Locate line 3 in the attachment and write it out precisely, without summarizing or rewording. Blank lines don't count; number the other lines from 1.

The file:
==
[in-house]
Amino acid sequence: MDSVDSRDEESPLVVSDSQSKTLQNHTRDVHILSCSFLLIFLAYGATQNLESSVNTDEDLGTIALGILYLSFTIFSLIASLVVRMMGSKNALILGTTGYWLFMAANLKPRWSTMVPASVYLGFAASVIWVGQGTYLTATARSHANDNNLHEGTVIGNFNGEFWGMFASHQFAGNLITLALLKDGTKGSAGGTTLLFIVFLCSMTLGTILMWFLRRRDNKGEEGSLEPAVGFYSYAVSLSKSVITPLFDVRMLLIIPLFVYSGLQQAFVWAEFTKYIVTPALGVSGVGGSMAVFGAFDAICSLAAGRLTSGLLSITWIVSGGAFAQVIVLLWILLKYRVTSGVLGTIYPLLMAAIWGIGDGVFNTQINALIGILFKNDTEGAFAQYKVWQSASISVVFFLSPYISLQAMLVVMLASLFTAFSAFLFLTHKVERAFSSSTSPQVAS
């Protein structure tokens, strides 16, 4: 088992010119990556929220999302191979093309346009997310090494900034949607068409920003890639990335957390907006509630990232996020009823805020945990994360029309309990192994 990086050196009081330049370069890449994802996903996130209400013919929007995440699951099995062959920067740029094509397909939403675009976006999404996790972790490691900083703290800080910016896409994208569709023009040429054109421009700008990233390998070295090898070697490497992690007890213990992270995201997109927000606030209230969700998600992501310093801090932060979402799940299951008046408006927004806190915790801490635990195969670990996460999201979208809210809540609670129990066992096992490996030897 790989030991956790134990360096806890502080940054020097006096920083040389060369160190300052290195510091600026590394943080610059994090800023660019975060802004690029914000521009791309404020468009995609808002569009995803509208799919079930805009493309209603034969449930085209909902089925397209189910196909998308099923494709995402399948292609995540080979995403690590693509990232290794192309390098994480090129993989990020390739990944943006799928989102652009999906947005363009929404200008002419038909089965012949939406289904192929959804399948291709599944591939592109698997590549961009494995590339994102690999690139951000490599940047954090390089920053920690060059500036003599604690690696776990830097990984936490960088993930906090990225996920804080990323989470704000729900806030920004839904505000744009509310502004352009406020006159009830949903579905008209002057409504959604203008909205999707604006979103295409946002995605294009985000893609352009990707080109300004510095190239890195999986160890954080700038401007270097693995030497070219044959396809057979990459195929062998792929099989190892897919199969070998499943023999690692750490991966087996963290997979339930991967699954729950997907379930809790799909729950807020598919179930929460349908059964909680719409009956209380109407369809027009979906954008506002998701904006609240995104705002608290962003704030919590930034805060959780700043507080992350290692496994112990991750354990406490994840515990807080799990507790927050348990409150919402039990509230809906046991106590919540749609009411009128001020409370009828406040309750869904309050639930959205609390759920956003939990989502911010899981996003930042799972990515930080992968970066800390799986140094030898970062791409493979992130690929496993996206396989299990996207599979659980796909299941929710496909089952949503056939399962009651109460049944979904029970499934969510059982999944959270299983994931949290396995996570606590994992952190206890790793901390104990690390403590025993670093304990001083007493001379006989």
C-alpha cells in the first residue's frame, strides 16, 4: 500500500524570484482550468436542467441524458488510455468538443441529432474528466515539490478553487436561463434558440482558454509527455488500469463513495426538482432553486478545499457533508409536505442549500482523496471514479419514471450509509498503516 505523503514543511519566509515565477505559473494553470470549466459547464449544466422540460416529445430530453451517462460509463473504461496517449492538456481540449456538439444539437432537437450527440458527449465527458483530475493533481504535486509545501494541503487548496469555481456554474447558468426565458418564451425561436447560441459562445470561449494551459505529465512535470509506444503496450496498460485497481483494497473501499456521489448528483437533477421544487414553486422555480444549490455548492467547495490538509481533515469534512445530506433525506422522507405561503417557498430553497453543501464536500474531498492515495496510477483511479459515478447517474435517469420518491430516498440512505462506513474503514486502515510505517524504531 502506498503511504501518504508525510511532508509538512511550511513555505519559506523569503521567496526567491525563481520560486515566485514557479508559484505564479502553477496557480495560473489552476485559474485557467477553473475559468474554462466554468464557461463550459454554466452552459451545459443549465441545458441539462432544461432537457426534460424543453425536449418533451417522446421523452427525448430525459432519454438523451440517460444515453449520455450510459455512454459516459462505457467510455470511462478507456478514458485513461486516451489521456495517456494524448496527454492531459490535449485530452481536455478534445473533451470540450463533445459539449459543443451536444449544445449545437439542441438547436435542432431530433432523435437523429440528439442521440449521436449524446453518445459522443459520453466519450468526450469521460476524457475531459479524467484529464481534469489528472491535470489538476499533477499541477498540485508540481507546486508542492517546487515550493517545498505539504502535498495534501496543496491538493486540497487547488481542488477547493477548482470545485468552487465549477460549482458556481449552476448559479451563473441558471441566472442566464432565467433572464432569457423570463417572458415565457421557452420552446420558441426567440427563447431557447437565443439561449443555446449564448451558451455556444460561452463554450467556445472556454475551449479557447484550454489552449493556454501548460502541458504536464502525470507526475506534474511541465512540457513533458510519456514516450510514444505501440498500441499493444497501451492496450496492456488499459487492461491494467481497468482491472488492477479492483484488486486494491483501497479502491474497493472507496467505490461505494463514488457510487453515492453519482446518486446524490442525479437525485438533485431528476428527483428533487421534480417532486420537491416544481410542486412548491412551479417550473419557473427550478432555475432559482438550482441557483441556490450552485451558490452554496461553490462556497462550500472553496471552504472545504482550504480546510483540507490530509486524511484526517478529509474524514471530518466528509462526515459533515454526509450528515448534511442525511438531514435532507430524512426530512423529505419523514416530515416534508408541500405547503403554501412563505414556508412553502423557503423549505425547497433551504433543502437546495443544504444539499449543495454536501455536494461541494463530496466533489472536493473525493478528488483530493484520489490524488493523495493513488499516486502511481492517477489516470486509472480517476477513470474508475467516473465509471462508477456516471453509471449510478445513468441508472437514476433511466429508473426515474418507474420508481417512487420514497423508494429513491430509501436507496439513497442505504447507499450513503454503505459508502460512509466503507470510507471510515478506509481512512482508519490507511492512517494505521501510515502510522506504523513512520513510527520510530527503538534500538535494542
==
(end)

């Protein structure tokens, strides 16, 4: 088992010119990556929220999302191979093309346009997310090494900034949607068409920003890639990335957390907006509630990232996020009823805020945990994360029309309990192994 990086050196009081330049370069890449994802996903996130209400013919929007995440699951099995062959920067740029094509397909939403675009976006999404996790972790490691900083703290800080910016896409994208569709023009040429054109421009700008990233390998070295090898070697490497992690007890213990992270995201997109927000606030209230969700998600992501310093801090932060979402799940299951008046408006927004806190915790801490635990195969670990996460999201979208809210809540609670129990066992096992490996030897 790989030991956790134990360096806890502080940054020097006096920083040389060369160190300052290195510091600026590394943080610059994090800023660019975060802004690029914000521009791309404020468009995609808002569009995803509208799919079930805009493309209603034969449930085209909902089925397209189910196909998308099923494709995402399948292609995540080979995403690590693509990232290794192309390098994480090129993989990020390739990944943006799928989102652009999906947005363009929404200008002419038909089965012949939406289904192929959804399948291709599944591939592109698997590549961009494995590339994102690999690139951000490599940047954090390089920053920690060059500036003599604690690696776990830097990984936490960088993930906090990225996920804080990323989470704000729900806030920004839904505000744009509310502004352009406020006159009830949903579905008209002057409504959604203008909205999707604006979103295409946002995605294009985000893609352009990707080109300004510095190239890195999986160890954080700038401007270097693995030497070219044959396809057979990459195929062998792929099989190892897919199969070998499943023999690692750490991966087996963290997979339930991967699954729950997907379930809790799909729950807020598919179930929460349908059964909680719409009956209380109407369809027009979906954008506002998701904006609240995104705002608290962003704030919590930034805060959780700043507080992350290692496994112990991750354990406490994840515990807080799990507790927050348990409150919402039990509230809906046991106590919540749609009411009128001020409370009828406040309750869904309050639930959205609390759920956003939990989502911010899981996003930042799972990515930080992968970066800390799986140094030898970062791409493979992130690929496993996206396989299990996207599979659980796909299941929710496909089952949503056939399962009651109460049944979904029970499934969510059982999944959270299983994931949290396995996570606590994992952190206890790793901390104990690390403590025993670093304990001083007493001379006989």